Vanguard crypto artist Sarah Meyohas has issued a manifesto on her historic project Bitchcoin as an NFT. Providing critical background detail, Bitchcoin, A History establishes this project as one of the earliest forays into blockchain-based art and forecasts its future manifestations.
Working in the former Bell Labs complex, sixteen men selected and photographed 100,000 individual rose petals to correlate with the original number of Bitchcoins created. They set aside one petal per rose that they considered the most beautiful and put it in a press—preserving it as a physical artifact. The massive dataset they compiled was used to map an artificial intelligence algorithm that learned to generate new, unique petals forever. This performative rite was documented in Meyohas’s imagistic film, Cloud of Petals, 2017.
Predating the launch of Ethereum by five months, in February 2015 Meyohas released the first tokenization of art on the blockchain: Bitchcoin.
This visionary project proposed three ideas that are only now being activated: using the blockchain to track provenance of an artwork; public fractional ownership of a digital artwork; and the blockchain itself as a medium. Meyohas conceived of cryptocurrency as art, minted on her own proof-of-work blockchain, and engaged with the ownership and utility of art in the digital future. This unique image is a webcam photograph of the miner that Meyoas created on the occasion of her exhibition at the Where Gallery in Brooklyn, during which she inaugurated the Bitchcoin project.
Meyohas initially conceived her Speculations series of photographs for Bitchcoin, a cryptocurrency as an artwork that playfully examines how value is created. The coin needed to be backed by a photograph, and the photograph needed to create value visually, deliberately, and perhaps with an illusory expansion of space to reference “mining” and the idea of gold. The Speculations series is ongoing. After all, these images literally never end, given their perspectival depth.
Sarah Meyohas is a French-American conceptual artist. She became a pioneer in the field of crypto art in 2015, when she created Bitchcoin, a form of currency backed by her own artwork. Creating some of the first-ever NFTs, she paired Bitchcoin with works from a monumental project in which she enlisted a team to take apart and photograph 100,000 rose petals, setting aside, from each rose, the petal perceived to be the most beautiful.
Marrying art and technology, this performative undertaking took place at the iconic former Bell Labs facility in Holmdel, New Jersey. The 3,291 petals selected as the most beautiful were used to back Meyohas’s Bitchcoin, which the buyer can redeem for the physical petal, in turn destroying the corresponding Bitchcoin and establishing value. As an early explorer of cryptocurrency and blockchain technology in art, Meyohas paved a path for many of the artists working in the field today.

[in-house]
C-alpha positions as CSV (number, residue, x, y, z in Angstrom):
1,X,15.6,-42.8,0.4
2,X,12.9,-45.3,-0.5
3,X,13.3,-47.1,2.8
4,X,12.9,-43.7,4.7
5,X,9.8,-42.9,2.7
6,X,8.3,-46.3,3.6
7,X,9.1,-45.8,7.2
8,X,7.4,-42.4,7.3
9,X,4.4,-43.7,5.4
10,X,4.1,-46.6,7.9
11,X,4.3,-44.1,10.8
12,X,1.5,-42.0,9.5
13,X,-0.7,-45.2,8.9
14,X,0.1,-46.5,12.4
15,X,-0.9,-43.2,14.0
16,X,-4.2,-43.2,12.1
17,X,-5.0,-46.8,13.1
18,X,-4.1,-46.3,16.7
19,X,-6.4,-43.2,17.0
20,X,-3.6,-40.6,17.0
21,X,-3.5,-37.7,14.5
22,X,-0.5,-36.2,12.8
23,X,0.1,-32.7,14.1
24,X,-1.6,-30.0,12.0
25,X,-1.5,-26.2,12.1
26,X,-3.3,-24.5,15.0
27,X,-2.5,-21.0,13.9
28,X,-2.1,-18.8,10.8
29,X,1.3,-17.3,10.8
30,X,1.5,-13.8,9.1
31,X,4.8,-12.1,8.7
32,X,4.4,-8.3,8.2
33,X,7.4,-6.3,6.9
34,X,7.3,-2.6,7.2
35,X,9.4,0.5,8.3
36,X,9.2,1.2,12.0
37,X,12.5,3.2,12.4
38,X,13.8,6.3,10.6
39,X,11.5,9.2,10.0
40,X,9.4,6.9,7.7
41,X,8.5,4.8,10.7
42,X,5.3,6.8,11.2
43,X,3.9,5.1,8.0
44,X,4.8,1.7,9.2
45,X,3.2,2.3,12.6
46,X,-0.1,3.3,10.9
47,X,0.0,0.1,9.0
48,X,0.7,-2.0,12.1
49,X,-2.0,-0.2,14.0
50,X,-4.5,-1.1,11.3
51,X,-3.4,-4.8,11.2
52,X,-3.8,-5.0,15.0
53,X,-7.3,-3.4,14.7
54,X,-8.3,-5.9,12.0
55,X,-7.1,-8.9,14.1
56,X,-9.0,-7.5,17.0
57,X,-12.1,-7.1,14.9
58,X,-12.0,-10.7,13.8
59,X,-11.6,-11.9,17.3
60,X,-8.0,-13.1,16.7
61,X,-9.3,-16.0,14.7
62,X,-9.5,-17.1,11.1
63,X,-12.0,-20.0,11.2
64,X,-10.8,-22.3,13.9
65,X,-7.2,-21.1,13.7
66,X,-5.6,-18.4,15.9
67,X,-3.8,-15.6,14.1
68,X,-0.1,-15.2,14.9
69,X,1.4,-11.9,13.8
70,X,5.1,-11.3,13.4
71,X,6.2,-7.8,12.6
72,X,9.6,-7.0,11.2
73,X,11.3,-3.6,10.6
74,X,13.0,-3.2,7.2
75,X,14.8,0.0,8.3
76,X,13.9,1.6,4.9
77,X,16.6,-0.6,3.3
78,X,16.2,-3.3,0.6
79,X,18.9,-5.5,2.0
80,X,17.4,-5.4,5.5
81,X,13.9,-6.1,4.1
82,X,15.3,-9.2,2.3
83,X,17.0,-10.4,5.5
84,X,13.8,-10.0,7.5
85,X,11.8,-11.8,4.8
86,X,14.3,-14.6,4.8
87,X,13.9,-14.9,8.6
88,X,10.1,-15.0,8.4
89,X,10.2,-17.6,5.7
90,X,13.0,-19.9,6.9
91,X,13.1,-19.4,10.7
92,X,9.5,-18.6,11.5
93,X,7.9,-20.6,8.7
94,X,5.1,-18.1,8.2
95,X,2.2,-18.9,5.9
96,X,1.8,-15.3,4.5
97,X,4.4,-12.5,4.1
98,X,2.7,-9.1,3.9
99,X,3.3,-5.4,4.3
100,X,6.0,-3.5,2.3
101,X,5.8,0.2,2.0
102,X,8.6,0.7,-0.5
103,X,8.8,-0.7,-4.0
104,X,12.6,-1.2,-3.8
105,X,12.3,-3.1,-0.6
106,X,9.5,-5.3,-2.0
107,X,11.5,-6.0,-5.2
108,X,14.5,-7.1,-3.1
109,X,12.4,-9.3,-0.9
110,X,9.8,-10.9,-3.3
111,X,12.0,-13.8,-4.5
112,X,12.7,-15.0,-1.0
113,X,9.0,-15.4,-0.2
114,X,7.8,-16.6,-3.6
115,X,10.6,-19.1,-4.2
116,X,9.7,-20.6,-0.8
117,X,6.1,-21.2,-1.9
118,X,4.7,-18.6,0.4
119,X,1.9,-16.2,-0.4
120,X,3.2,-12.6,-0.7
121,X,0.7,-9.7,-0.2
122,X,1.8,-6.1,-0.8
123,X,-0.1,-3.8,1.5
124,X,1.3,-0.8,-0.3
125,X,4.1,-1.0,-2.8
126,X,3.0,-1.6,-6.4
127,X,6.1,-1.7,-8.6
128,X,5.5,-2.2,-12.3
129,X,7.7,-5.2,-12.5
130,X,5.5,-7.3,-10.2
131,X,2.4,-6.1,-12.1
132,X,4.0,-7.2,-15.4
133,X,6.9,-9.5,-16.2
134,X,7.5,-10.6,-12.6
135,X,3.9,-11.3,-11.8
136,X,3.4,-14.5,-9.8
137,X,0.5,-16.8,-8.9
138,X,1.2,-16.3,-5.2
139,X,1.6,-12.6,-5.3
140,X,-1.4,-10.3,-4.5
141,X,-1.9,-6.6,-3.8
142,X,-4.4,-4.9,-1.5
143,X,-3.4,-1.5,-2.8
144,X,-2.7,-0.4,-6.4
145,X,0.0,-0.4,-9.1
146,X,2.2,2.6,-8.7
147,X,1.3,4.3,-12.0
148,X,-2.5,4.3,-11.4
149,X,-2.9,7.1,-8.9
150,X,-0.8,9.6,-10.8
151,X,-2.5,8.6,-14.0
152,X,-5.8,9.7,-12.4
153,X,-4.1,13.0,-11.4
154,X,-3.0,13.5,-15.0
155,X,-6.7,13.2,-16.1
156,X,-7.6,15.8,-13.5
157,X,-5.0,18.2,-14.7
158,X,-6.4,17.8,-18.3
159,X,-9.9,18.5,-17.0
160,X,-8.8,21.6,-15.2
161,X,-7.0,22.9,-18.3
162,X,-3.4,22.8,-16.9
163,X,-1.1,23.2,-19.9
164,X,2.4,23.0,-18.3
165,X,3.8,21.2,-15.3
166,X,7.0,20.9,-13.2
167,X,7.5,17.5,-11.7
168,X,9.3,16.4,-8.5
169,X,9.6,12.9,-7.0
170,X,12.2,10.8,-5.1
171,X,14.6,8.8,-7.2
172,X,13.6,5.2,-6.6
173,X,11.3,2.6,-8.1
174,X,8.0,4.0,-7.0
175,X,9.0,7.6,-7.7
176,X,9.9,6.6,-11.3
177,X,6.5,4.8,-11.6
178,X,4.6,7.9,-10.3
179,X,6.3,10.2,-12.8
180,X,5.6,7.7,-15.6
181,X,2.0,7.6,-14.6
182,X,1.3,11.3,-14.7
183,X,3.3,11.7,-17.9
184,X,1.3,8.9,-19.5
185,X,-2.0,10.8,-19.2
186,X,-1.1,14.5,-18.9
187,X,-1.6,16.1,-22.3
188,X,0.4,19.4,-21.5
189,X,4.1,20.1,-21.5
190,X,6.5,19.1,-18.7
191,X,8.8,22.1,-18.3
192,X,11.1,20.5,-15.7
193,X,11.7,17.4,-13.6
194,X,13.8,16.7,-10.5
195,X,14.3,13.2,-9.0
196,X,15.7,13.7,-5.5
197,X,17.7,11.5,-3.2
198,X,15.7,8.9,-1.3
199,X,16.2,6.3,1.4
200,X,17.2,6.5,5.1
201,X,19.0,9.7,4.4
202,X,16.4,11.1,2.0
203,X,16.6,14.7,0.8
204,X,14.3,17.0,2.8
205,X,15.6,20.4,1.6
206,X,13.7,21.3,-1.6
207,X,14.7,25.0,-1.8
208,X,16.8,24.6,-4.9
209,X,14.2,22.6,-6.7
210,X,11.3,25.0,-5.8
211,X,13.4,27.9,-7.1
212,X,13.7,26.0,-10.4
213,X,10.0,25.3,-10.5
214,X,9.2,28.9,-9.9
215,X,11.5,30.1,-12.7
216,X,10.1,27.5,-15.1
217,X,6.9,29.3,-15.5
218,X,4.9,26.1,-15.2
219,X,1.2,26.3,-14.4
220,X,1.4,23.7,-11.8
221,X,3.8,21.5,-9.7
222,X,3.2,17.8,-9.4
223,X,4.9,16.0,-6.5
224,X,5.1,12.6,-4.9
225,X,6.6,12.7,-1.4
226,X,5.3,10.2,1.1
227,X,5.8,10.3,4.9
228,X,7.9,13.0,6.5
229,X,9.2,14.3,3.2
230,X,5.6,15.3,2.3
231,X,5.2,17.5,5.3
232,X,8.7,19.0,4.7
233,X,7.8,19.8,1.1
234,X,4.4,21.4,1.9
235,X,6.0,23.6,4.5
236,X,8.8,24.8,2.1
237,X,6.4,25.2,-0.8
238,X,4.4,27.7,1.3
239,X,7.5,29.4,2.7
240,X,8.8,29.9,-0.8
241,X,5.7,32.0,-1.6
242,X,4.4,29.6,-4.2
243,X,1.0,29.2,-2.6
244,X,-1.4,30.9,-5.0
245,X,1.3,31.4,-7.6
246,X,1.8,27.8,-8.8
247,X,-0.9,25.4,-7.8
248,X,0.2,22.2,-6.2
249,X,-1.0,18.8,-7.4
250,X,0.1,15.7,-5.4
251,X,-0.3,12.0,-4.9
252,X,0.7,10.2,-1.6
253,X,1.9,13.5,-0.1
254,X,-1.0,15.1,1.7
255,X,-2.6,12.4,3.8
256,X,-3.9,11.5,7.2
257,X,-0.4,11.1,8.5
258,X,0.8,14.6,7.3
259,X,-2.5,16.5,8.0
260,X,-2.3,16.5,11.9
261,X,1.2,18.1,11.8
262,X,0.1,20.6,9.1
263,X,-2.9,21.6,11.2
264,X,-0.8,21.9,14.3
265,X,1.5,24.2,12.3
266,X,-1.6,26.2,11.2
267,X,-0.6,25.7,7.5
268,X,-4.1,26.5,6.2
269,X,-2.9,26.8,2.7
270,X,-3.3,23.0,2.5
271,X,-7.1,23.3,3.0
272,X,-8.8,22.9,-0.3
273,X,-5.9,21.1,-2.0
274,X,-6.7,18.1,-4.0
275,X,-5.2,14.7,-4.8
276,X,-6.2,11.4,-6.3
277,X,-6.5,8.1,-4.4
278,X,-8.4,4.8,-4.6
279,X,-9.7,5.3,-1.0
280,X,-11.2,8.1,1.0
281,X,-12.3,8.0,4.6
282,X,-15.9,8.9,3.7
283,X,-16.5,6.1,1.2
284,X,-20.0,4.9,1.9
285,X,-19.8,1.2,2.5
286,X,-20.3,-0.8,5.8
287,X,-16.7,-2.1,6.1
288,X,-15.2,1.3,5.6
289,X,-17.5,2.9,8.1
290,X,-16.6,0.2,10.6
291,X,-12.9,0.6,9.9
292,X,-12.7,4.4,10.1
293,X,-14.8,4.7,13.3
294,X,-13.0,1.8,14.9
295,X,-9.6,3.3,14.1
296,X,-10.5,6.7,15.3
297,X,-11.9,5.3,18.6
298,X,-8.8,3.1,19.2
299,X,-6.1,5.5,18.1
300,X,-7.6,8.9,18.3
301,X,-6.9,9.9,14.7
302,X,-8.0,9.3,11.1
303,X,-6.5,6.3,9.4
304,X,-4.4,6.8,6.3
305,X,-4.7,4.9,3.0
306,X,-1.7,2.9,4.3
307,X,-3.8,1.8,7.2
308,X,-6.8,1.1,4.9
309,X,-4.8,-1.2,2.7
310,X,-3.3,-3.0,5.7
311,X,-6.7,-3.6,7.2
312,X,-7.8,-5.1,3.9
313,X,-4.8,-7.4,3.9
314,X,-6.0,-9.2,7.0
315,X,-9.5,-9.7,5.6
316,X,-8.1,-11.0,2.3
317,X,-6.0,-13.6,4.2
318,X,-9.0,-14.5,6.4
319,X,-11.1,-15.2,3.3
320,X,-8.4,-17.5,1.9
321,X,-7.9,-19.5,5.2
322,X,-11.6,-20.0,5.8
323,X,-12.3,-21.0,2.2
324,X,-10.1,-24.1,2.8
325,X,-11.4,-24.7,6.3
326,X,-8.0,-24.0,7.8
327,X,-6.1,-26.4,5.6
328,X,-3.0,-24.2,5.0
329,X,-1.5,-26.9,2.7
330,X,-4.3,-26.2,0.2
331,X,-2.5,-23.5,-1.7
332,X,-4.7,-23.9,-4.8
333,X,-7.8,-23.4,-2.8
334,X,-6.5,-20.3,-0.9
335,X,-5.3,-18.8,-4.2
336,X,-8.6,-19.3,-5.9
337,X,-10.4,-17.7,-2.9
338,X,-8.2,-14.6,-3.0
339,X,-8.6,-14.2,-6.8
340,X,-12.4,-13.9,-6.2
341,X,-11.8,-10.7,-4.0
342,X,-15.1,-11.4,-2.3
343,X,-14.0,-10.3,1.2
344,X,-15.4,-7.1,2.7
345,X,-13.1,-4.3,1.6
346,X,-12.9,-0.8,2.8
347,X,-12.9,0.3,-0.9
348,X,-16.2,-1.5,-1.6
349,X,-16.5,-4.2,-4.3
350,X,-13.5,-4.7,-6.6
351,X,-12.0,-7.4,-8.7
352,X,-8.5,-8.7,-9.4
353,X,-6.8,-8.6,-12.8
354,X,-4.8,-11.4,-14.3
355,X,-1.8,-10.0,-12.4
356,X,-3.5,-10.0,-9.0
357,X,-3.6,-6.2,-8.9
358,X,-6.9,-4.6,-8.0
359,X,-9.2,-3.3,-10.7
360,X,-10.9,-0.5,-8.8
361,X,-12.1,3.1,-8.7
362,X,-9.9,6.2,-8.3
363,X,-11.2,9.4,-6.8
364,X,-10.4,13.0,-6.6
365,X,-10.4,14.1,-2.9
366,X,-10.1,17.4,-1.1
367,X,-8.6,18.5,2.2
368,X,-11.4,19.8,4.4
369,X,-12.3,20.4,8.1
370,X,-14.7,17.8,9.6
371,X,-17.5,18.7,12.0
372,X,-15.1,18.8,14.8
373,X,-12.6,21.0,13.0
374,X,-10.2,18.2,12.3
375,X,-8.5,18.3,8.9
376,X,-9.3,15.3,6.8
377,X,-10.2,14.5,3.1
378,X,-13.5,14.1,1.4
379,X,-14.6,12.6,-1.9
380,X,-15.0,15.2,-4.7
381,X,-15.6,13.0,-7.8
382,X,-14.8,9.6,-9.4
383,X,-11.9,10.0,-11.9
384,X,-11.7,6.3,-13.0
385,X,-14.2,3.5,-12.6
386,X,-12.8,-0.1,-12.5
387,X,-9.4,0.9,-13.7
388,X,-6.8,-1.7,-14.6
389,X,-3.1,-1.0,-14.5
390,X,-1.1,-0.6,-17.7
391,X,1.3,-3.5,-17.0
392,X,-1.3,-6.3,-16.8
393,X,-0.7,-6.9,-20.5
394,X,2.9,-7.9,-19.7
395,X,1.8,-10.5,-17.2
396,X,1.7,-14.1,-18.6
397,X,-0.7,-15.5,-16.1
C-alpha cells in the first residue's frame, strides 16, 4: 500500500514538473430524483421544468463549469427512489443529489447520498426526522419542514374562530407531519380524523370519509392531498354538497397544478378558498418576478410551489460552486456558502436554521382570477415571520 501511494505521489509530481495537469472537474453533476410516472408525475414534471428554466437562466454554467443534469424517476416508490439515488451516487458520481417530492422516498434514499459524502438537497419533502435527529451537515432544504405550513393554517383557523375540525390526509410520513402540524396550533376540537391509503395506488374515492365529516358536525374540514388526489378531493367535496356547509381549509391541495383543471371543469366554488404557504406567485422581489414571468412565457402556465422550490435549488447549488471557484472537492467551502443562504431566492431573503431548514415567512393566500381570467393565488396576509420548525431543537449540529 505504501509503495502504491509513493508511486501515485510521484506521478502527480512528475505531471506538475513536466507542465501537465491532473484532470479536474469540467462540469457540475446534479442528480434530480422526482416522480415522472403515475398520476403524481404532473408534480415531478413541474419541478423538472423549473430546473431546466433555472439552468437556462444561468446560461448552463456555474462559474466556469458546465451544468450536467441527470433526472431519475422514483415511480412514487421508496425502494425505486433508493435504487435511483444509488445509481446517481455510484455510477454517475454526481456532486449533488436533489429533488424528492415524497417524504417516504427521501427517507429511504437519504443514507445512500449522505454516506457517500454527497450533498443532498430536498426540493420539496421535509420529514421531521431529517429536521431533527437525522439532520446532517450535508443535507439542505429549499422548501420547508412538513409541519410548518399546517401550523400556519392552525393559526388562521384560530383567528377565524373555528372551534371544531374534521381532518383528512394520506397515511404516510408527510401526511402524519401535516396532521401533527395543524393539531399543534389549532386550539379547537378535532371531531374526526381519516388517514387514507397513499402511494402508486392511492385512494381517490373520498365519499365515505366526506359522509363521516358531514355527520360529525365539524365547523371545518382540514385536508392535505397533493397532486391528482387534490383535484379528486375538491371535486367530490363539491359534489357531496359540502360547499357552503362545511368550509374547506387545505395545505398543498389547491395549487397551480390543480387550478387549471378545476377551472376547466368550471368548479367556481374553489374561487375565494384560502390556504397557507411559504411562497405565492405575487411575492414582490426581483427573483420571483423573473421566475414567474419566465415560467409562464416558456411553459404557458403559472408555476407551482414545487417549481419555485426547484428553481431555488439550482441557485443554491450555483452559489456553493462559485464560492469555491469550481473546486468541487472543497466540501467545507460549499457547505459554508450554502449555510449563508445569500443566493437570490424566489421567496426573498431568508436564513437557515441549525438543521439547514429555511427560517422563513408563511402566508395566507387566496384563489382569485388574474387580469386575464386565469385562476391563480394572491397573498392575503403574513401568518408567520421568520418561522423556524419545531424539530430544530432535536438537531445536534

Meyohas was uniquely positioned to emerge as a pioneer of crypto art, having studied finance and international relations at the University of Pennsylvania before going on to earn her MFA in photography from Yale. Her work has been exhibited worldwide, in shows at the New Museum of Contemporary Art, New York, the Barbican Centre, London, and the Jameel Arts Center, Dubai, among other venues.
Since the early 1980s, David Salle has created complex, searingly psychological paintings that juxtapose an array of images from art history, popular culture, and his own starkly lit photographs. An astute art critic, he is the author of How to See: Looking, Thinking and Talking about Art (2018).
Since his early career, Brendan has blended abstract and figurative forms to reveal meaning with deeper contemplations through his sculpture and painting. Brendan believes it is in art’s potential where we can most universally transmit positive energy. He recognizes the effect this energy, when experienced as a collective, can have on society as a whole. His commitment to process and true craftsmanship is the unifying thread throughout his body of work.
Zoë Buckman was born in 1985 in Hackney, East London. She studied at The International Center of Photography (GS ‘09) and was awarded an Art Matters Grant in 2017. Working across different mediums such as sculpture, photography, embroidery and neon, Buckman’s work investigates cultural norms, intersection feminism and identity in modern society.
Josephine Meckseper, born in Germany, holds an MFA from CalArts, and lives and works in New York City. The artist is known for her large scale vitrine installations and films that have been exhibited in numerous international biennials and museum exhibitions worldwide. In her practice, which encompasses film, photography, painting and sculpture, Meckseper challenges the conventional meanings of familiar cultural imagery and the systems of circulation and display through which they acquire significance.